COROMANDEL VALLEY, Australia -- Picture a Christmas tree and you'll probably think of baubles, tinsel and fairy lights, but one Australian woman came home to find an unusual adornment: A koala.
Surprised by the unusual visitor, Amanda McCormick, who lives in Coromandel Valley near Adelaide, southern Australia, called local koala rescue organization 1300Koalaz.
"This evening our hotline operator took a call. At first she thought she was the victim of a prank call," wrote the organization in a Facebook post Wednesday.
"But no, a koala desperate to get in the Christmas spirit had wandered into Amanda McCormick's house and decided it wanted to be the fairy on the Christmas tree."
Dee Hearne-Hellon, 1300Koalaz co-founder, told CNN that it is not unheard of for koalas to enter homes, but it's not an everyday occurrence.
"The koala was a healthy juvenile female and was released out the front of the house, which is in a really lovely area for koalas if they have to live amongst us," said Hearne-Hellon. "The koala was still in the same tree she chose to climb when I saw her today (Thursday)."
The team celebrated the successful removal on Facebook with a festive ditty: "Tis the season to be jolly, Koalalalala Lalalala."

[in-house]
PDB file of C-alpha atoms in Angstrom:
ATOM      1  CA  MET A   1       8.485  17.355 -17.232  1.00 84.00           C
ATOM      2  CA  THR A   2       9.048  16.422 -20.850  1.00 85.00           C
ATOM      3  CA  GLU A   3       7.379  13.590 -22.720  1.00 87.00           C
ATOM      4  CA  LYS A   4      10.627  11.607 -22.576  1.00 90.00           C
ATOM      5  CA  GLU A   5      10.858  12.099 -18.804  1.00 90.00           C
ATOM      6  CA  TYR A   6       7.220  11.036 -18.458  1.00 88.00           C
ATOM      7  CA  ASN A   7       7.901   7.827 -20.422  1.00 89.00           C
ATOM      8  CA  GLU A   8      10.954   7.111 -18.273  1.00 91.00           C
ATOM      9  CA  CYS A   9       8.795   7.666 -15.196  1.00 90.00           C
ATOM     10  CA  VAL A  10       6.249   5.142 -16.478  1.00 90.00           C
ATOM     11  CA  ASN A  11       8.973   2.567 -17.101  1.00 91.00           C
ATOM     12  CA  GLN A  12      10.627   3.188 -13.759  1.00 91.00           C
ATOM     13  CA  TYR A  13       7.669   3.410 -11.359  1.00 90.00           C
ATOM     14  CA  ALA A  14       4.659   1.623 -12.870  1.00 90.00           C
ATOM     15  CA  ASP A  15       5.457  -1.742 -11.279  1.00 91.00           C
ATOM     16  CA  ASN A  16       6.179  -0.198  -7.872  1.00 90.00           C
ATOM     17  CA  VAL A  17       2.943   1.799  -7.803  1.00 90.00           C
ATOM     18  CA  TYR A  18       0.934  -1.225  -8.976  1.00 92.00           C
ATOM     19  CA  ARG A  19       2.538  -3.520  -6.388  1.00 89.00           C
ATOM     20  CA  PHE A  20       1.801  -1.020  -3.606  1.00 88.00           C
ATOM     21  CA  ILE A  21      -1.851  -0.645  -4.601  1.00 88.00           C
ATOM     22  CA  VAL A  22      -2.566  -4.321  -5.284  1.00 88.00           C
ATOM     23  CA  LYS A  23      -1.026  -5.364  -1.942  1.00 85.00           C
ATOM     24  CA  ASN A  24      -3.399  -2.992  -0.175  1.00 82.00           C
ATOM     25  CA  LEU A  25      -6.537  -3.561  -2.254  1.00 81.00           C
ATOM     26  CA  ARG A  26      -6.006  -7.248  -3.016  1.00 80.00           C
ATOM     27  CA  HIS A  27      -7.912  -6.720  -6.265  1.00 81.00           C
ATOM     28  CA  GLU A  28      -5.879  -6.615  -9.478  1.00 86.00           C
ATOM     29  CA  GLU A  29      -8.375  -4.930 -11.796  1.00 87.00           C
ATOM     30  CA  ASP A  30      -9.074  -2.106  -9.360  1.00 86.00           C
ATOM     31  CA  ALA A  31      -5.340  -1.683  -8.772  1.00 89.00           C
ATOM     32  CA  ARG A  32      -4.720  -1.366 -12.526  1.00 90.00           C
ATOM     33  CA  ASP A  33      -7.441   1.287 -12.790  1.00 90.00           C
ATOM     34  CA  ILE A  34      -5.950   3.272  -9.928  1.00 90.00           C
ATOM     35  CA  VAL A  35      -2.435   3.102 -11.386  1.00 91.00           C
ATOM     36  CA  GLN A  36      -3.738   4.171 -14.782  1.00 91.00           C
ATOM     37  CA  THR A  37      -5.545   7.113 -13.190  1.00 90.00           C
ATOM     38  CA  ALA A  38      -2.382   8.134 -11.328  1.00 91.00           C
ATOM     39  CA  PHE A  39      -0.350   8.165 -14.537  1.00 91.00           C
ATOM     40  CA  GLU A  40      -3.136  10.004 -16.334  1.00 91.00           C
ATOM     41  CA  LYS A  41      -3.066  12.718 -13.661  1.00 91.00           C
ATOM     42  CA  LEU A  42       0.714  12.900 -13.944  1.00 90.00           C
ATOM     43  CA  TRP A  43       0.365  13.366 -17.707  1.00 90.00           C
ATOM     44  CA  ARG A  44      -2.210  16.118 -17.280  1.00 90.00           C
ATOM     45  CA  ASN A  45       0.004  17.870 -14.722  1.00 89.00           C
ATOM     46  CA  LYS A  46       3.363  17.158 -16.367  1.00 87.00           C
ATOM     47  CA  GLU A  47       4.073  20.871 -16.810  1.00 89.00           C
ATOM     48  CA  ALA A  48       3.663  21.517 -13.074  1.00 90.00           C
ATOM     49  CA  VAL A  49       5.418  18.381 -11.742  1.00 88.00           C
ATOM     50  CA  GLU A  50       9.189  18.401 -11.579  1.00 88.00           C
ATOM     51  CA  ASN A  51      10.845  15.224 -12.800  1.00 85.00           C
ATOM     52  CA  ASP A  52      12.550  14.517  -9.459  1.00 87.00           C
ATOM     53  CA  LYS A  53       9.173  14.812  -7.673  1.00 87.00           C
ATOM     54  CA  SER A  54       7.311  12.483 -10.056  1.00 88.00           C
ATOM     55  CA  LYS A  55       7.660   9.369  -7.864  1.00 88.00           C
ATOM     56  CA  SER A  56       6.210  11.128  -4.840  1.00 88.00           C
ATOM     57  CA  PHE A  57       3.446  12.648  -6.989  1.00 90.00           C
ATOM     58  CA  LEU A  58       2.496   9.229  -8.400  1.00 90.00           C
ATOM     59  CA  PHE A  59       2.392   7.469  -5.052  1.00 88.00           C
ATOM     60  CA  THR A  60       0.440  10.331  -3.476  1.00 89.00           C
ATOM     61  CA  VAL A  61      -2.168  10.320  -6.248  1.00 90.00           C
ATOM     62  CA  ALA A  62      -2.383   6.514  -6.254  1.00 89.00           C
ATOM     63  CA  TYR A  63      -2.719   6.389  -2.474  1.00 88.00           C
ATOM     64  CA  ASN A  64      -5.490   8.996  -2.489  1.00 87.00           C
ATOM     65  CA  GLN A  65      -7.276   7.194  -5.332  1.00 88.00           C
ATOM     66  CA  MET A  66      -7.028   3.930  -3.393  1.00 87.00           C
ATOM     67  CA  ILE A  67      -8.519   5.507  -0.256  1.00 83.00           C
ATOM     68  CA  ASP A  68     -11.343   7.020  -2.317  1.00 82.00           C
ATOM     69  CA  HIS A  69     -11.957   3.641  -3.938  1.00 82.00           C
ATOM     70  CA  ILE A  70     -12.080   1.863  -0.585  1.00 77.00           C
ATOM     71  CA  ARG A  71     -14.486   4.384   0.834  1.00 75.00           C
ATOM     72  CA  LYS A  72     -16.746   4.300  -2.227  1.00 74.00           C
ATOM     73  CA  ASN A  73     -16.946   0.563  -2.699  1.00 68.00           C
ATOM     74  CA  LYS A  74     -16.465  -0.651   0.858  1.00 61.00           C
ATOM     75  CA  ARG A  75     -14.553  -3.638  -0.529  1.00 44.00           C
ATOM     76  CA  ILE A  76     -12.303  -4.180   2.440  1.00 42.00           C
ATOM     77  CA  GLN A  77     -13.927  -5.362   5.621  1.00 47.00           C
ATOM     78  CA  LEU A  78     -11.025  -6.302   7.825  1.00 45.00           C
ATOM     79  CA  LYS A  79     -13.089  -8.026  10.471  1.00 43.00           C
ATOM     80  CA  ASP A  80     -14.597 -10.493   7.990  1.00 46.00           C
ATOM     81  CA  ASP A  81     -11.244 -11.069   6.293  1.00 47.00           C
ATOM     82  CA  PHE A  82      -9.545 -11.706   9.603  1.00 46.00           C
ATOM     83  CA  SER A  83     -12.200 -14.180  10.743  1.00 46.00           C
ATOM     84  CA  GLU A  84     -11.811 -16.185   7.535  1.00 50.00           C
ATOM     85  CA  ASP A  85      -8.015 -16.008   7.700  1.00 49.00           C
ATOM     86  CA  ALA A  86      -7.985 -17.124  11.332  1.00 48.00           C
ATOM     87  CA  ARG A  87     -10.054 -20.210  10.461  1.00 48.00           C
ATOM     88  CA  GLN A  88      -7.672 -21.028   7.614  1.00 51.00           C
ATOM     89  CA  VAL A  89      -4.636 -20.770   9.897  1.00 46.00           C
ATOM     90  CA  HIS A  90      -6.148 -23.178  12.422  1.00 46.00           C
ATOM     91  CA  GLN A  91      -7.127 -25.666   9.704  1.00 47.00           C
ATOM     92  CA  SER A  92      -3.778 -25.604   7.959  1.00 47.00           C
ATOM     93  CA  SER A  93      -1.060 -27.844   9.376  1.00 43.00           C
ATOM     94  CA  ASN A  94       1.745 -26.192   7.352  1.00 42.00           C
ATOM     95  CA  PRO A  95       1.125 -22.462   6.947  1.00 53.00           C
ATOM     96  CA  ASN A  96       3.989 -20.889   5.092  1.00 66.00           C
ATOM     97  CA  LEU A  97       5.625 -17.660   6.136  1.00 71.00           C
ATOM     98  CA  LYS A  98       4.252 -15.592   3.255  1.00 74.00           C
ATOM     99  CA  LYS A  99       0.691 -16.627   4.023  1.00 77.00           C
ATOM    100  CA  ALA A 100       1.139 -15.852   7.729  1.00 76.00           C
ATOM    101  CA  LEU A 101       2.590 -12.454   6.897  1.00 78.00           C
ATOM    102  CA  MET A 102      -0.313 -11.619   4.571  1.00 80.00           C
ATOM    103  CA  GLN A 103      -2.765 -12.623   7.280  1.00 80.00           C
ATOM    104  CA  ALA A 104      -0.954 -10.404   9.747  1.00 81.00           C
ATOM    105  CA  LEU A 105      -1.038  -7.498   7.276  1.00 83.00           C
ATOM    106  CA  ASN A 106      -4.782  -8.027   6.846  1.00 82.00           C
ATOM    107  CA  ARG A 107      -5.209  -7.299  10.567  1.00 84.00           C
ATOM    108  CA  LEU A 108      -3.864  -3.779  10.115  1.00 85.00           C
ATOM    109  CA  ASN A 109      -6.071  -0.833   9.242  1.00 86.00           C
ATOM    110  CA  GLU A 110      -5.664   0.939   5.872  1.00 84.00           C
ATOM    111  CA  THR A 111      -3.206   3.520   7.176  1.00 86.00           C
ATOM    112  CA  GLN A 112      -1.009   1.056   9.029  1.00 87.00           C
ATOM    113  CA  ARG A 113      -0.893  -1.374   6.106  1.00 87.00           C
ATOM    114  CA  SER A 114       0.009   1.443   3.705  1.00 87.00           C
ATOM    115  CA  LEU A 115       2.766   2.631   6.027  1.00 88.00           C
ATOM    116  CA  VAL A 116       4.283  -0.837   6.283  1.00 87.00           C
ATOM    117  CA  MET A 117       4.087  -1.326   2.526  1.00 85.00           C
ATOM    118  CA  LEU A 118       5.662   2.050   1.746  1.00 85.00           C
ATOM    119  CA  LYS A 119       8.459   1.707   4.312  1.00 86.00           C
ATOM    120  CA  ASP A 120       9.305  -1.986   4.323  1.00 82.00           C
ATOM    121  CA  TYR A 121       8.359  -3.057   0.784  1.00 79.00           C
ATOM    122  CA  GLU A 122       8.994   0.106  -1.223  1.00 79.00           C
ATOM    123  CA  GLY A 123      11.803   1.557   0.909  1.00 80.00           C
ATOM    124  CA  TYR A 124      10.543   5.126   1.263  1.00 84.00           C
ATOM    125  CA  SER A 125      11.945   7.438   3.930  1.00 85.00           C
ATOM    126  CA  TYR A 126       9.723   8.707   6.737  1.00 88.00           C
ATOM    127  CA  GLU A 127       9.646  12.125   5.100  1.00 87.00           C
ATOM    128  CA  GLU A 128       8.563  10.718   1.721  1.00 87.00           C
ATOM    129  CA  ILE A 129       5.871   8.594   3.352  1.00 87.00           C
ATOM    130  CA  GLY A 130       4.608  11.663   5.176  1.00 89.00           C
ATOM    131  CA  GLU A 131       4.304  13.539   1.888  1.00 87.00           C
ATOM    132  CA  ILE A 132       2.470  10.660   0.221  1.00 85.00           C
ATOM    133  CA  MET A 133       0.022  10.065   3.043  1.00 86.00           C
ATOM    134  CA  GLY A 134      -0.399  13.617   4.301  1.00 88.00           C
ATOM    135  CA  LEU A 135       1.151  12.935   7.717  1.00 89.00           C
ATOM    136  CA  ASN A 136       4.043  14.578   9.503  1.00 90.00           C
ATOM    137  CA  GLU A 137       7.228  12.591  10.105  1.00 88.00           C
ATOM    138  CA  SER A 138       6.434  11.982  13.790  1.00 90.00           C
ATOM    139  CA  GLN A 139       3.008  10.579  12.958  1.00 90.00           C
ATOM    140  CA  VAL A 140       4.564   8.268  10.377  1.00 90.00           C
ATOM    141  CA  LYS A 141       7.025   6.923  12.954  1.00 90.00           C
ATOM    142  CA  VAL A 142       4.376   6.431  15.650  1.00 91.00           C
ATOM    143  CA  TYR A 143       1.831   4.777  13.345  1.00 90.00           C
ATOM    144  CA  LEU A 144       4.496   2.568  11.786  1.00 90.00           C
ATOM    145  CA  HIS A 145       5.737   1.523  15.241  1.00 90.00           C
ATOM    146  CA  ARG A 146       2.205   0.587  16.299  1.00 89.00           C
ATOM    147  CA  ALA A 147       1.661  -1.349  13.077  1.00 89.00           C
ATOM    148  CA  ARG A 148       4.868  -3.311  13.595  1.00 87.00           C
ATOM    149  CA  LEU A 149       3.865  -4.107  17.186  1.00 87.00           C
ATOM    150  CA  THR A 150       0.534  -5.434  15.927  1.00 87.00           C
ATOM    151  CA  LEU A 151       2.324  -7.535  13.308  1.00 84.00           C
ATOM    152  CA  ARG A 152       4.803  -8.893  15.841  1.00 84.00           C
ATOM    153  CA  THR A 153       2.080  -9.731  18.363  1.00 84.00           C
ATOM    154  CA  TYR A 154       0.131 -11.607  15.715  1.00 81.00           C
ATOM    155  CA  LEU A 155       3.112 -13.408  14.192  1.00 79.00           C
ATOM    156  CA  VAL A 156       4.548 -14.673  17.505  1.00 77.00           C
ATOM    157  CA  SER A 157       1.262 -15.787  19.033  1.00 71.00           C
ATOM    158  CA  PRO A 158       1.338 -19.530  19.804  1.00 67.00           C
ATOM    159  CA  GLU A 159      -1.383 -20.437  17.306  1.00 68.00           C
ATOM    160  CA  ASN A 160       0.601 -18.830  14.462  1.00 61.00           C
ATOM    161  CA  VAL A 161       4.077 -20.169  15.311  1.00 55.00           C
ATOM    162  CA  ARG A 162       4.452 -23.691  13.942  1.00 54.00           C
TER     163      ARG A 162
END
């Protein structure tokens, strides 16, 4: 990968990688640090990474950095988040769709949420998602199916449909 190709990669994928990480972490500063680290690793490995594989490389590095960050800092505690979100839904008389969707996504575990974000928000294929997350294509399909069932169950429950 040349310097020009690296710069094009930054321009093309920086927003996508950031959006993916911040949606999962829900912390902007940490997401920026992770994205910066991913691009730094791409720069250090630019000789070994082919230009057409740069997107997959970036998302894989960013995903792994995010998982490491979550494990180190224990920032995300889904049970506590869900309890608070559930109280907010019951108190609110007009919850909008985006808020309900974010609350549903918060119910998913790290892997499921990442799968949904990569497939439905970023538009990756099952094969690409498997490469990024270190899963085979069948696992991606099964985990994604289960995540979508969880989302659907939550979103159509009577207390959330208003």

However, Hearne-Hellon warned against trying to move koalas by yourself.
"(The) best thing to do is leave them alone as they can get aggressive and call 1300koalaz to remove them," she said. "As cute as they look they have very long claws and very sharp teeth."
Koalas are one of Australia's most famous animals, but populations are under increasing threat due to the impact of humans.
Bushfires, habitat fragmentation, vehicle collisions and dog attacks -- all which hurt koalas -- have been getting worse over the last decade.
That has led to species population decline and increased disease among koalas, according to research published in the academic journal PLOS ONE at the end of October.
The number of diseased koalas increased over the course of 30 years, while the number of sick koalas that could be released back into the wild dropped, the study said.
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